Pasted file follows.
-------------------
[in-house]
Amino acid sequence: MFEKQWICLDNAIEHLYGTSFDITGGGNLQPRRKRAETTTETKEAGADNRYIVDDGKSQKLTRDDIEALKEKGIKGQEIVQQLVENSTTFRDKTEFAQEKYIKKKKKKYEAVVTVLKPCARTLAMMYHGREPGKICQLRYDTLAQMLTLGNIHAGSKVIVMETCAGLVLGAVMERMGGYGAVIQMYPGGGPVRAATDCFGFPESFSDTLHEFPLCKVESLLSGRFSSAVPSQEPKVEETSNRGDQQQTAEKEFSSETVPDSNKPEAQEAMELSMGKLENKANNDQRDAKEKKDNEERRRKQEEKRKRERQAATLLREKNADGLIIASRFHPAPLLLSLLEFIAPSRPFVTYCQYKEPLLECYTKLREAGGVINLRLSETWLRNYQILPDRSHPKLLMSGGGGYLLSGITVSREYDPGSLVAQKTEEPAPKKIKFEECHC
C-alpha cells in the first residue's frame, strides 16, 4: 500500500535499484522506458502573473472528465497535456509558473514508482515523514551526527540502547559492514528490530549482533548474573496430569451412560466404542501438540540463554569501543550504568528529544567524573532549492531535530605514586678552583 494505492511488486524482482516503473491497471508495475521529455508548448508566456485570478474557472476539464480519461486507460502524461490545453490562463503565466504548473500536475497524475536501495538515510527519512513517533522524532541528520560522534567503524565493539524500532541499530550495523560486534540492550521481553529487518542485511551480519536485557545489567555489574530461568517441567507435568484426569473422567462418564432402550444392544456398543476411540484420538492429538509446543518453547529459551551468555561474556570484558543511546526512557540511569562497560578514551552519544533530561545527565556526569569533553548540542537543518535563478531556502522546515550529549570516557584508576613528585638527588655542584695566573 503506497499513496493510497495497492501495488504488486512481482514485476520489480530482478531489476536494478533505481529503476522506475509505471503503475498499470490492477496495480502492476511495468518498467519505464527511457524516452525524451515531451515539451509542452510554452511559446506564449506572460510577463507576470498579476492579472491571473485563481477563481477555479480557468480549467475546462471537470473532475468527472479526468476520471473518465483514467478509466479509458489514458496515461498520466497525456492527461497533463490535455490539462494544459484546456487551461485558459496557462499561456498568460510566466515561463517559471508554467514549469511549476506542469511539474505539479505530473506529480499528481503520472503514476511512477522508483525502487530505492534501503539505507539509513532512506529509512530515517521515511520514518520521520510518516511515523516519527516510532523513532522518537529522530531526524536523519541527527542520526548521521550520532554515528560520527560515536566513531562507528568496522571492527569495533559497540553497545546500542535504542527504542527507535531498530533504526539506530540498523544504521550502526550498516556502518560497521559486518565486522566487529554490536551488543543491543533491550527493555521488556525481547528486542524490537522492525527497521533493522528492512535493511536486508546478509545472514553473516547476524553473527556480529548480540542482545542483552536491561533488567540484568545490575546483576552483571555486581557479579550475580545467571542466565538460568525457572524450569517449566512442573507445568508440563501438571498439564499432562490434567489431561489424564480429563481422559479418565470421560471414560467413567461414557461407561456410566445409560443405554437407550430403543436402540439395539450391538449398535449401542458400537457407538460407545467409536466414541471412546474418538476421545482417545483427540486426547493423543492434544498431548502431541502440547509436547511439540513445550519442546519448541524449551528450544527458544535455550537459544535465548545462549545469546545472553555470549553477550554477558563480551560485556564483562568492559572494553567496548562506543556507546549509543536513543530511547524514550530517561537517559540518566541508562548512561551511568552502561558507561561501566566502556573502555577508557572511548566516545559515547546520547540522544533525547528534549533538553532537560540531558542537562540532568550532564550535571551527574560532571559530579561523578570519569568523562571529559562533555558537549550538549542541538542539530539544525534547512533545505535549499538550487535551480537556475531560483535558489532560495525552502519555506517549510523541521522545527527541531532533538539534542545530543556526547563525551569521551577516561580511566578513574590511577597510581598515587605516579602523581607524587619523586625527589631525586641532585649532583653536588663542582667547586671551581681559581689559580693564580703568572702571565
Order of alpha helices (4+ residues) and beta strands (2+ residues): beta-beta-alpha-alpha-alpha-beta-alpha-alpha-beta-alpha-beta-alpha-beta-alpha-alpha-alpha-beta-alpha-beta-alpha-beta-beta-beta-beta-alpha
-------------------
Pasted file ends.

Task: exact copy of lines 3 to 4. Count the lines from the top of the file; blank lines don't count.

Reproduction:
C-alpha cells in the first residue's frame, strides 16, 4: 500500500535499484522506458502573473472528465497535456509558473514508482515523514551526527540502547559492514528490530549482533548474573496430569451412560466404542501438540540463554569501543550504568528529544567524573532549492531535530605514586678552583 494505492511488486524482482516503473491497471508495475521529455508548448508566456485570478474557472476539464480519461486507460502524461490545453490562463503565466504548473500536475497524475536501495538515510527519512513517533522524532541528520560522534567503524565493539524500532541499530550495523560486534540492550521481553529487518542485511551480519536485557545489567555489574530461568517441567507435568484426569473422567462418564432402550444392544456398543476411540484420538492429538509446543518453547529459551551468555561474556570484558543511546526512557540511569562497560578514551552519544533530561545527565556526569569533553548540542537543518535563478531556502522546515550529549570516557584508576613528585638527588655542584695566573 503506497499513496493510497495497492501495488504488486512481482514485476520489480530482478531489476536494478533505481529503476522506475509505471503503475498499470490492477496495480502492476511495468518498467519505464527511457524516452525524451515531451515539451509542452510554452511559446506564449506572460510577463507576470498579476492579472491571473485563481477563481477555479480557468480549467475546462471537470473532475468527472479526468476520471473518465483514467478509466479509458489514458496515461498520466497525456492527461497533463490535455490539462494544459484546456487551461485558459496557462499561456498568460510566466515561463517559471508554467514549469511549476506542469511539474505539479505530473506529480499528481503520472503514476511512477522508483525502487530505492534501503539505507539509513532512506529509512530515517521515511520514518520521520510518516511515523516519527516510532523513532522518537529522530531526524536523519541527527542520526548521521550520532554515528560520527560515536566513531562507528568496522571492527569495533559497540553497545546500542535504542527504542527507535531498530533504526539506530540498523544504521550502526550498516556502518560497521559486518565486522566487529554490536551488543543491543533491550527493555521488556525481547528486542524490537522492525527497521533493522528492512535493511536486508546478509545472514553473516547476524553473527556480529548480540542482545542483552536491561533488567540484568545490575546483576552483571555486581557479579550475580545467571542466565538460568525457572524450569517449566512442573507445568508440563501438571498439564499432562490434567489431561489424564480429563481422559479418565470421560471414560467413567461414557461407561456410566445409560443405554437407550430403543436402540439395539450391538449398535449401542458400537457407538460407545467409536466414541471412546474418538476421545482417545483427540486426547493423543492434544498431548502431541502440547509436547511439540513445550519442546519448541524449551528450544527458544535455550537459544535465548545462549545469546545472553555470549553477550554477558563480551560485556564483562568492559572494553567496548562506543556507546549509543536513543530511547524514550530517561537517559540518566541508562548512561551511568552502561558507561561501566566502556573502555577508557572511548566516545559515547546520547540522544533525547528534549533538553532537560540531558542537562540532568550532564550535571551527574560532571559530579561523578570519569568523562571529559562533555558537549550538549542541538542539530539544525534547512533545505535549499538550487535551480537556475531560483535558489532560495525552502519555506517549510523541521522545527527541531532533538539534542545530543556526547563525551569521551577516561580511566578513574590511577597510581598515587605516579602523581607524587619523586625527589631525586641532585649532583653536588663542582667547586671551581681559581689559580693564580703568572702571565
Order of alpha helices (4+ residues) and beta strands (2+ residues): beta-beta-alpha-alpha-alpha-beta-alpha-alpha-beta-alpha-beta-alpha-beta-alpha-alpha-alpha-beta-alpha-beta-alpha-beta-beta-beta-beta-alpha